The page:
15307 NEL Hail Varsity Leaderboard Ad-01
NCAA FOOTBALL: SEP 21 South Dakota State at Nebraska

The Long Week Ahead

There were two quotes from Nebraska head coach Bo Pelini following the Huskers 59-20 win over South Dakota State on Saturday that should be very important to Nebraska fans as the team heads into a bye week and then Big Ten play.

Important Quote No. 1: “I thought that was our worst performance defensively. For a lot of reasons – fundamentally, technique-wise…missed assignments – just basic things that there’s no excuse for. I told the defense ‘We’ve gotta make up our mind of what we’re going to be and how we’re going to approach it.’”

I agree with Pelini. This was the Huskers worst defense performance in a season that, so far, is full of them.

South Dakota State put up 465 yards of total offense, averaging 6.94 yards per play. On the season Nebraska is now allowing 6.55 yards per play this year, almost a full yard worse than the national average among FBS defenses coming into Saturday, and even worse than the defense that got Bill Callahan fired. That 2007 team allowed 6.1 yards per play on the year, but “just” 5.92 in four non-conference games that season.

The main culprit, a carry-over from last season, is run defense. Yes, Jackrabbits’ running back Zach Zenner is one of the best running backs in college football regardless of division. Yes, he was running behind a surprisingly large offensive line. But South Dakota State isn’t Baylor. Giving up nearly 5 yards per play in the run game is almost unthinkable against an FCS opponent. That’s what Nebraska did on Saturday.

According to numerous defensive coaches the Huskers misfit, misaligned and, all too often, just missed in this game. Linebackers got outflanked. Defensive tackles didn’t get a push. Five sacks and three takeaways kept the margin comfy, but that’s a high-risk way to play defense. Particularly against a team that’s allowed to have 63 scholarship players.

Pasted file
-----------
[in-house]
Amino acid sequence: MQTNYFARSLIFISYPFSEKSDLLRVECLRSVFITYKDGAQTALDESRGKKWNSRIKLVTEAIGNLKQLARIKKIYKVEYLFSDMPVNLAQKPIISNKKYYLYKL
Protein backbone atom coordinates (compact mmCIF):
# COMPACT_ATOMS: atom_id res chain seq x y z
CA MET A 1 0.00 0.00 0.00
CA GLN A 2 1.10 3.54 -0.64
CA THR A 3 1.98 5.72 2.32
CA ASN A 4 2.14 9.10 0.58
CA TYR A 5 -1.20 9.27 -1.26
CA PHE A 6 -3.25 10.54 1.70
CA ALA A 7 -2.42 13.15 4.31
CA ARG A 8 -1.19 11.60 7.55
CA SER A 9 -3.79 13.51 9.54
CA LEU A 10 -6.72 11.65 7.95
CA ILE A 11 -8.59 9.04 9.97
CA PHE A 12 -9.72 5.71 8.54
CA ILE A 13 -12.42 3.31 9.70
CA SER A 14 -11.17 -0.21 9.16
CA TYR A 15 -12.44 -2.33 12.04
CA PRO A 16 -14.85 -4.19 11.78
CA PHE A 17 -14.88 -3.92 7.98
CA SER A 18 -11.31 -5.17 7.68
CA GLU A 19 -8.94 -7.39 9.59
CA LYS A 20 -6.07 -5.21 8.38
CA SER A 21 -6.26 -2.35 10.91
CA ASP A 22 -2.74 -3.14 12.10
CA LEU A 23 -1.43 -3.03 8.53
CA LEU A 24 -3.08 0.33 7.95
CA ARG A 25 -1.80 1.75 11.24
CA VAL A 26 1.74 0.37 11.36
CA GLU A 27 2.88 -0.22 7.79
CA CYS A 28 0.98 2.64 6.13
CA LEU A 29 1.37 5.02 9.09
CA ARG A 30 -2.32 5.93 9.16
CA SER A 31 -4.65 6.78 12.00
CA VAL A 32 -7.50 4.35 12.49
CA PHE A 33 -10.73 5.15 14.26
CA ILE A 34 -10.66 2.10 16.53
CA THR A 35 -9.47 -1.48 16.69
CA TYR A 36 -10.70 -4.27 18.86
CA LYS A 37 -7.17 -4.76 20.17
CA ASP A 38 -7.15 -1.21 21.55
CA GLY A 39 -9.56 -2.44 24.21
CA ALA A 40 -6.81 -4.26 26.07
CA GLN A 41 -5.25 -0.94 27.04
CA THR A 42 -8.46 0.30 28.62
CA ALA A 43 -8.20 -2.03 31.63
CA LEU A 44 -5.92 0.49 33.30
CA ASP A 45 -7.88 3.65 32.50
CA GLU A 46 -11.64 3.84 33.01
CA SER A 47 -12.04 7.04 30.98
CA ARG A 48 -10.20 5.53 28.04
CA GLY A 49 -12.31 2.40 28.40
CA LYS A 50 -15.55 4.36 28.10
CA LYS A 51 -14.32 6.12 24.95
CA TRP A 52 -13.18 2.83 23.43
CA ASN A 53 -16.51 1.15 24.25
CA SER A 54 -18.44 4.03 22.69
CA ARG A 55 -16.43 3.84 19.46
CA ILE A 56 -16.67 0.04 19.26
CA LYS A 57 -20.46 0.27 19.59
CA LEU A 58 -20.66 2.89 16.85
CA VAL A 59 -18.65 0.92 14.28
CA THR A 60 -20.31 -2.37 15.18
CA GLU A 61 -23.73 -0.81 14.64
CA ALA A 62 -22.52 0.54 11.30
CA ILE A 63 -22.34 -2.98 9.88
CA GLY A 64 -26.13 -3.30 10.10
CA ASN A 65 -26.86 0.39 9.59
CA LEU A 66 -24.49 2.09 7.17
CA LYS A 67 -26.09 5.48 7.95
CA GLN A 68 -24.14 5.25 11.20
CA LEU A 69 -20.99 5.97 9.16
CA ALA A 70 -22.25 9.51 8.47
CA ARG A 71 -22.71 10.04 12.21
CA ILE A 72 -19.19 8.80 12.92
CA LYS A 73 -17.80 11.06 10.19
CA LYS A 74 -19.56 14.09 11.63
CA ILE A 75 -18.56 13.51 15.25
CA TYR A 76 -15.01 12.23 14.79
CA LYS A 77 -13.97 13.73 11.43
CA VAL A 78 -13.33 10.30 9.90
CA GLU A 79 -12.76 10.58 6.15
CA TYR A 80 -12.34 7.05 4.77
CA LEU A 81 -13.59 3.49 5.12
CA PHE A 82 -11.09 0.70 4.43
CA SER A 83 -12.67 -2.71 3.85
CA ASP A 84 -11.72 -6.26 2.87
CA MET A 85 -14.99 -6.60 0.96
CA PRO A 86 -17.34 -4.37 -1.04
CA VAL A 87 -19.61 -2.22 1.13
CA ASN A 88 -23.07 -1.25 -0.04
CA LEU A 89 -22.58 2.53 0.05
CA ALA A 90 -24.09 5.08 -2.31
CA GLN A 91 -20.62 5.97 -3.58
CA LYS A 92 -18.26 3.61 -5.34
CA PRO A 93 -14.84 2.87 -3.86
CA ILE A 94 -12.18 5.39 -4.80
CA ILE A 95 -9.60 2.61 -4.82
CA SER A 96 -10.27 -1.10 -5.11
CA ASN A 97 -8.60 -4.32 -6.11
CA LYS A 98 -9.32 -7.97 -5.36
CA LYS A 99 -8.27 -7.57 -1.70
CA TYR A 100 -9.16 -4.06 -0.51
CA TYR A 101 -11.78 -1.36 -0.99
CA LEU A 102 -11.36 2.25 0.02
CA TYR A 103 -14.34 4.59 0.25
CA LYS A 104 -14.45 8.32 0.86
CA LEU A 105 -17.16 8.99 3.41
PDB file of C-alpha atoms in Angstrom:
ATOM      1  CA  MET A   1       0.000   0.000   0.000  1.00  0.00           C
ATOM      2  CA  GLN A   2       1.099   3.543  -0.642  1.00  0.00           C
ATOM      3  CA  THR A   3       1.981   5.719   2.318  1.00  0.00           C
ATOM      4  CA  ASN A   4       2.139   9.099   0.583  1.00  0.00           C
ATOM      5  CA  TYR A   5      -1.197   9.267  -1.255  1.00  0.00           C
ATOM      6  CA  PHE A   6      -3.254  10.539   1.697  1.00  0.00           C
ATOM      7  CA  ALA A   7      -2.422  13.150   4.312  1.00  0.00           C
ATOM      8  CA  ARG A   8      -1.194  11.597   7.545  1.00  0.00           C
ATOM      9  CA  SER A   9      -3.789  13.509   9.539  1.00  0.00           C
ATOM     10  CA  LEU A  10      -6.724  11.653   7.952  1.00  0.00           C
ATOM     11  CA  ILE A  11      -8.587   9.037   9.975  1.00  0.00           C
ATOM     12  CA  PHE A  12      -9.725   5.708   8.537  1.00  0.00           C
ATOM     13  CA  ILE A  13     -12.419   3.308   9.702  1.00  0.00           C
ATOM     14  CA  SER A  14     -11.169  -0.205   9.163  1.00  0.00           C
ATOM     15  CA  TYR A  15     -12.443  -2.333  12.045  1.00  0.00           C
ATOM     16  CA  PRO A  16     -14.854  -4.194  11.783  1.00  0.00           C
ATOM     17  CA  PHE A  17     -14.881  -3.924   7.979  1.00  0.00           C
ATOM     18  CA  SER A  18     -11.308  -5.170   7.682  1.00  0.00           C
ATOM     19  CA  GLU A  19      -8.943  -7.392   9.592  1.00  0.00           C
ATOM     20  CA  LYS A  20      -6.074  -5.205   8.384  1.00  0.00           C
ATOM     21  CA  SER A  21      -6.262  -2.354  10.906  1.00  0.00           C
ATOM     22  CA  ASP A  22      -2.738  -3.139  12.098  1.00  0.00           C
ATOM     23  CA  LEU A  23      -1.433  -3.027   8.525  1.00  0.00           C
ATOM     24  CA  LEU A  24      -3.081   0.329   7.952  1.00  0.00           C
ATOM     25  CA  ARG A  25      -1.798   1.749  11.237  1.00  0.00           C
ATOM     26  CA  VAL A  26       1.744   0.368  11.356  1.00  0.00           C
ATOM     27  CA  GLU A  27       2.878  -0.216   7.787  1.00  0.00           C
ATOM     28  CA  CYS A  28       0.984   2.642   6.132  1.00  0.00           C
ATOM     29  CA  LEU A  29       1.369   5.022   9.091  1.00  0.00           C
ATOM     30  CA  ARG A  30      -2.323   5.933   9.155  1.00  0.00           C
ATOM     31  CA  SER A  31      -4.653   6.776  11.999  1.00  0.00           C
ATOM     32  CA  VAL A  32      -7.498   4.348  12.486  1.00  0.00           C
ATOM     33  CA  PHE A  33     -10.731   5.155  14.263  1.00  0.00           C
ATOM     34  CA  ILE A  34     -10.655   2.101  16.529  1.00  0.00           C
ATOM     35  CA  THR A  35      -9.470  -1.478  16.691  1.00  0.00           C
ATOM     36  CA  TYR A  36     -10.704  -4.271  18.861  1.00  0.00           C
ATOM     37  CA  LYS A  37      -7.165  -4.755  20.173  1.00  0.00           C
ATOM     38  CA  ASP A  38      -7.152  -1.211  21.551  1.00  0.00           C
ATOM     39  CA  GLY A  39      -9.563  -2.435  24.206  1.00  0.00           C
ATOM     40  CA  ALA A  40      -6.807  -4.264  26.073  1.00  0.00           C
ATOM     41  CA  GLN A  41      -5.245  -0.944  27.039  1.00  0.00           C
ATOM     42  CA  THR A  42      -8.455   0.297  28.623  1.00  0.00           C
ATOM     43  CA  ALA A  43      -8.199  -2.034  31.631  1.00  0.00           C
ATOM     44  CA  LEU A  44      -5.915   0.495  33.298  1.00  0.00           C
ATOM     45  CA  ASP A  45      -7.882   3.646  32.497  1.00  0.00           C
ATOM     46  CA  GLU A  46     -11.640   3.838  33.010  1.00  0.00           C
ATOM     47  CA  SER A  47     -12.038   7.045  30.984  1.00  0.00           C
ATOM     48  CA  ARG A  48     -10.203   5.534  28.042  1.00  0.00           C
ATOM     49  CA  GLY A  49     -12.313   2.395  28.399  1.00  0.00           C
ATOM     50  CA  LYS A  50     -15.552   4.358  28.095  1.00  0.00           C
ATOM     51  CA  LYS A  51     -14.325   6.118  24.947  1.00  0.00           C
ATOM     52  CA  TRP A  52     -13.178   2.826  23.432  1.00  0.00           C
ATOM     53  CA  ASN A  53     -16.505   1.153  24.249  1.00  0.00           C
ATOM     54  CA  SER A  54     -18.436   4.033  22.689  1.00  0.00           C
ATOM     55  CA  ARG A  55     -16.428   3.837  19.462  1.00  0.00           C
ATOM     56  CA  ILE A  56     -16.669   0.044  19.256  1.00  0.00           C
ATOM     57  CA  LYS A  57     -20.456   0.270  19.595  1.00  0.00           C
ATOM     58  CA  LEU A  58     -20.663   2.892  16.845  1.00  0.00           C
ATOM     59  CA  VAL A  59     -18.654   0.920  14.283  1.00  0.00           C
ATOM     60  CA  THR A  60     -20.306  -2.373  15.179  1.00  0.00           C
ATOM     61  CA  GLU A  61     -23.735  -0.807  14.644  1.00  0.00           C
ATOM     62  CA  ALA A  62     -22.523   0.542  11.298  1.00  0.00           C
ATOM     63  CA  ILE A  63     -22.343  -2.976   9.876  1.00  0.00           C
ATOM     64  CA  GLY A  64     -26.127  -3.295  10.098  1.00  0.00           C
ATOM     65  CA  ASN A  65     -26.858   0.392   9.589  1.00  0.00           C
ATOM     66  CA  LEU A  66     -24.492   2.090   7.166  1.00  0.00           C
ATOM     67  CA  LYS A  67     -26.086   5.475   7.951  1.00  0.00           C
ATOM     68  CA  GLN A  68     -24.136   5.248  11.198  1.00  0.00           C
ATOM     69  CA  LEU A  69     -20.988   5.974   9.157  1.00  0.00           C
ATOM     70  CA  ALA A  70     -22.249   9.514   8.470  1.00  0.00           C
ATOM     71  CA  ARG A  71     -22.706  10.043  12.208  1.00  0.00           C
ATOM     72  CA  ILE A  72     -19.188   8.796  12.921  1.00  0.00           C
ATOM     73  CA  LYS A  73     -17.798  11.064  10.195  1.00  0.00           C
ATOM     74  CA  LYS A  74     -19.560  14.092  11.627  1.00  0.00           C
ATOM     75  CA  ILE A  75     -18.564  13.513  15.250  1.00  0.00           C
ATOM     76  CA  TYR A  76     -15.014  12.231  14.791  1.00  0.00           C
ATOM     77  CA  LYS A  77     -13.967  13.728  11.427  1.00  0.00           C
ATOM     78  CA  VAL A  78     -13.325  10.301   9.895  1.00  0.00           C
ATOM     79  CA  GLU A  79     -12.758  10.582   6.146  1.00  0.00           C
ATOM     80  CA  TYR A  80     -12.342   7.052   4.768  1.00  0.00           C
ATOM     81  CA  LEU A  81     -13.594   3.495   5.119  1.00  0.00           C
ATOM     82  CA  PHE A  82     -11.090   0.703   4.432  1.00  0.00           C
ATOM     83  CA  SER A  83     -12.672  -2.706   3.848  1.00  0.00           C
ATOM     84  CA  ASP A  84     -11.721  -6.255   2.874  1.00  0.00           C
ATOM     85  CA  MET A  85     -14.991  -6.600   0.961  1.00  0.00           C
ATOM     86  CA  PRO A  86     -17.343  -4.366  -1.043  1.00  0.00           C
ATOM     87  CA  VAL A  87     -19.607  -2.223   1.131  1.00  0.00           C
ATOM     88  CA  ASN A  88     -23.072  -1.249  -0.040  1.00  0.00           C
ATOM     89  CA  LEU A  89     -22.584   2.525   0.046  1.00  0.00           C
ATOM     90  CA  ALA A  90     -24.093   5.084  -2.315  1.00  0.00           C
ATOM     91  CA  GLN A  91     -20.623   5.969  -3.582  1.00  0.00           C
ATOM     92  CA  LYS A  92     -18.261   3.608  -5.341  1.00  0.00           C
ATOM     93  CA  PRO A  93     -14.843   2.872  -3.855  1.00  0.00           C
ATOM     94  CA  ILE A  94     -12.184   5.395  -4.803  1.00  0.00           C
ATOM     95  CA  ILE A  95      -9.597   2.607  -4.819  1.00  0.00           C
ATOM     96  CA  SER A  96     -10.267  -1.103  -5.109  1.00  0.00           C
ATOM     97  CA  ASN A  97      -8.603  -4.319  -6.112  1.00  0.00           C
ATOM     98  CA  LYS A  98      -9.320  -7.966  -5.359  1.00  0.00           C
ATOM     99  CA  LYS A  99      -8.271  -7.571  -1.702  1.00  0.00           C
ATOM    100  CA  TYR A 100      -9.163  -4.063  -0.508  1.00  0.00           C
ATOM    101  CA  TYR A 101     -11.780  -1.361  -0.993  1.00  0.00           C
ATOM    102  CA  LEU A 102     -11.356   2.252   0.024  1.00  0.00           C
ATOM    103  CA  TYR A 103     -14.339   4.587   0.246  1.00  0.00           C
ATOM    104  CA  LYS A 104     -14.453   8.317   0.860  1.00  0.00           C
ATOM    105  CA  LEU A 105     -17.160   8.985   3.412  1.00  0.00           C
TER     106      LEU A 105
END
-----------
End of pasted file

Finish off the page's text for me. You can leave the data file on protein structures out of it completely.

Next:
As pretty as the offense was under backups Tommy Armstrong and Ron Kellogg III — the offense topped 300 yards both passing and rushing for the first time in school history — the defense was ugly. There’s no way around it. If Nebraska continues to play defense this way, there’s no way it improves upon last year’s record. Or the year before that. Or the year before that, etc.

Pelini knows.

“You’ve gotta have a killer instinct. In football, no one’s going to give you anything, you’ve gotta go take it, you’ve gotta earn it,” he said following the game. “If you don’t have that approach, it’s not going to work out well for you. And right now that’s how we’re playing.”

The Huskers do have a badly-needed off week to work on things. It’s the most important week of Pelini’s tenure to date.

Which brings us to Important Quote No. 2: “I work in the business of getting it fixed and I take it as a challenge right now, to get this thing fixed. We’ll find the right combination and we’ll find a way.  I’ve always been able to do that and I feel confident we’ll be able to do it. I’ll get this fixed. Trust me there.”

Trust. That’s what this off week comes down to for Nebraska fans. They showed on Saturday that they were willing to trust Pelini when he said he didn’t really mean what he said about the fans on that Deadspin audio. Probably the smart move there.

But the trust Pelini is specifically asking for in that quote is going to require an even bigger leap of faith. The Huskers problem on defense aren’t totally scheme-, talent-, or attitude-based. It is all of those things, which means that what we’re really talking about here is the culture.

Too often Nebraska’s defense looks like 11 men all trying to make the play. That’s how gaps get abandoned. That’s how bad tackling angles come about. It takes trust on the players’ part to just stay assignment-sound, to maintain contain when you’re a defensive end, to stay outside of the man who’s blocking you or inside if that’s where you’re supposed to be, to do the right thing that allows someone else to make the play.

So how does Nebraska create a football culture where making those sorts of mistakes — tiny things individually, but big things in concert — simply aren’t tolerated? That’s Pelini’s challenge this week and, judging from his post game comments, he seemed well aware of just how big of a challenge that will be.

“The amount of times that we shoot ourselves in the foot is ridiculous,” Pelini said. “They don’t even have to do anything well. I’m not taking anything away from South Dakota State by any means, but when you just blow your gap or flat out bust or don’t align with the right guy. The amount of times that happened in the game was mind-boggling to me. That starts with us coaches.”

It does, and a week’s not a whole lot of time though this last one certainly felt like it.